Test-tube hamburger is on its way

The world’s first test-tube hamburger, created in a Dutch laboratory by growing muscle fibres from bovine stem cells, will be ready to grill in October.

“I am planning to ask Heston Blumenthal [the celebrity chef] to cook it,” Mark Post, leader of the artificial meat project at Maastricht University, said at the American Association for the Advancement of Science annual meeting in Vancouver.

The story is here.  Both Alex and I have blogged about comparable (but less successful) projects in the past.  Here is a longer article on the same development.


I suspect the first model will require *lots* of ketchup. And pickles, and onions, and a nice strong cheese (Stilton I say).

Still I am in favour of it. I only started eating meat because you can't get good processed soya protein in England.

Lentils are not good enough?

Not as much ketchup as this:

Japanese Scientist Synthesizes Meat from Human Feces

How can anyone thing there is a great stagnation?

Good news for ethical vegetarians?

Yes. It allows them to do a "have your cake and eat it too" type of situation, where they can enjoy meat without harming any animals.

A Petaburger?

It seems rather unfair to eat a person in burger form just because they're a PETA member, but, then again, I do like my meat...

Peta's actually offering a 1 million usd prize to anyone who would bring to the market "an in vitro chicken-meat product that has a taste and texture indistinguishable from real chicken flesh to non-meat-eaters and meat-eaters alike" (http://www.peta.org/features/In-Vitro-Meat-Contest.aspx). I think the logic is mass-produced chicken is one of the most cruel meats available so a clear priority.

How would non-meat-eaters be able to distinguish from real chicken? That's like asking a Mormon to judge a whiskey substitute.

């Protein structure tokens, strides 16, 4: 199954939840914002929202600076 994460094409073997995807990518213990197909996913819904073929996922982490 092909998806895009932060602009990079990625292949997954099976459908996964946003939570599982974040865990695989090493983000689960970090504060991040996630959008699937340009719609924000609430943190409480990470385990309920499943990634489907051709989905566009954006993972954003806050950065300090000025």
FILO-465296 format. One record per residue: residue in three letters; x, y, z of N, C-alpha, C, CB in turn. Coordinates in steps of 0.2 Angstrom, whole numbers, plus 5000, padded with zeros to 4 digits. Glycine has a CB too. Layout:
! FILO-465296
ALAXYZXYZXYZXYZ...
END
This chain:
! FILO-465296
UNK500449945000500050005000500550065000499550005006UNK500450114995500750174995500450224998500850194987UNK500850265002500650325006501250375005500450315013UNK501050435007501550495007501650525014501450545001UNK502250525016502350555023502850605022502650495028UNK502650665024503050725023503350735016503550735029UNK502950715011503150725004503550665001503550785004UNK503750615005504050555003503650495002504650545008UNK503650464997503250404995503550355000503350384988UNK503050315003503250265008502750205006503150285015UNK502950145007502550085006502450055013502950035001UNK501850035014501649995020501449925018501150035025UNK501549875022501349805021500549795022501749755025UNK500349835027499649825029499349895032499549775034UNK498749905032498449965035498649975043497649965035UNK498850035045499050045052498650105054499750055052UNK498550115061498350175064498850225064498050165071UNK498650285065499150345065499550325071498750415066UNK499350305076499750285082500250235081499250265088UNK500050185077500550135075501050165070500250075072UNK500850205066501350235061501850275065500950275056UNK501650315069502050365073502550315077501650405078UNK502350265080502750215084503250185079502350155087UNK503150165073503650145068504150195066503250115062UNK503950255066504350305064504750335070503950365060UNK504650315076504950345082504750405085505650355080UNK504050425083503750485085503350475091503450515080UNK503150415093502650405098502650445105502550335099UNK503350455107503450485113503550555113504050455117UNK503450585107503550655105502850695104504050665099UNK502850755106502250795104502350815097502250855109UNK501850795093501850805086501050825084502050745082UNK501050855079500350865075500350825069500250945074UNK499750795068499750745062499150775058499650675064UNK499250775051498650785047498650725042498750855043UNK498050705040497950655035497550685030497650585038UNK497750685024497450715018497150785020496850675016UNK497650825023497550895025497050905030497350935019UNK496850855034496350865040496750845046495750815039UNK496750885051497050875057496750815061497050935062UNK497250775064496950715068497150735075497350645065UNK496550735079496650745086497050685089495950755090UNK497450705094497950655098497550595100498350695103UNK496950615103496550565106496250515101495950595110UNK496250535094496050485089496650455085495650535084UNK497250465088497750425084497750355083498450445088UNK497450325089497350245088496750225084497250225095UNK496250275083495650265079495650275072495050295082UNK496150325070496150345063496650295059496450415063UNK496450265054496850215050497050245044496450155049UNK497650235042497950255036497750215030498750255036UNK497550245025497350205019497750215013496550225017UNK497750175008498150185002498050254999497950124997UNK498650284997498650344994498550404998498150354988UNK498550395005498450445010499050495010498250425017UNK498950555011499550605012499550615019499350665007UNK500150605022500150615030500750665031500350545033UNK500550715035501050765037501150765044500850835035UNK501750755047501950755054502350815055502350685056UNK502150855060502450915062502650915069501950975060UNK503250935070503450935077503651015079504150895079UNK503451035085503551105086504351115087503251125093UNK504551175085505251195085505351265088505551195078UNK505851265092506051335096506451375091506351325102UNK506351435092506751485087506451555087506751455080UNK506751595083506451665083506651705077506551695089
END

It's a fairly easy task given that many vegetarians are non born so and taste memories are very long-lasting. But I didn't see the glitch until you pointed it out. Hmm... The prize is basically for being tastier than soy chicken. Definitely not as interesting conceptually as I thought it was.

I'm all for this, and I'd love to try some of this lab-produced meat when it comes out.

I understand they use *bovinae* stem cells.
How does the demand for artificial meat change if *human* stem cells are used instead?

Hell! I'd pay for that!!

There is no Great Stagnation.

It tastes like... despair

thank god for homone-free pesticide-free 100% organic free-range venison in my back yard, the way meat is supposed to taste. industrial agriculture sure feeds a lot of people but produces a lot of YUK.

I'd pass on that.

That still sounds tastier than the "wheat meat" I saw on the Discovery Channel not too long ago ...

This sort of thing would be important if you want to eat anything other than hydroponic rabbit-food in space or on Mars, unless you can do some hard-core genetic engineering or planetary engineering to get some decent ranches going, after sending a ship-full of cows there. (I think I saw that episode on Firefly...)

What are the ethical implications of eating aliens? On the moral ladder does a Martin lie below or above a cow?

I came here for this. The infrastructure for livestock is cheap and plentiful on Earth, while it will need to be created on Mars. Even if it's only 90% as good as "real meat," it will be very popular up there.

What color of Soylent is this?

Someone once said that veggie burgers contain two ingredients: soy and hate.

? Please explain as I fail to see the logic. Veggie burger eaters here in Asia are the biggest loving bunch around.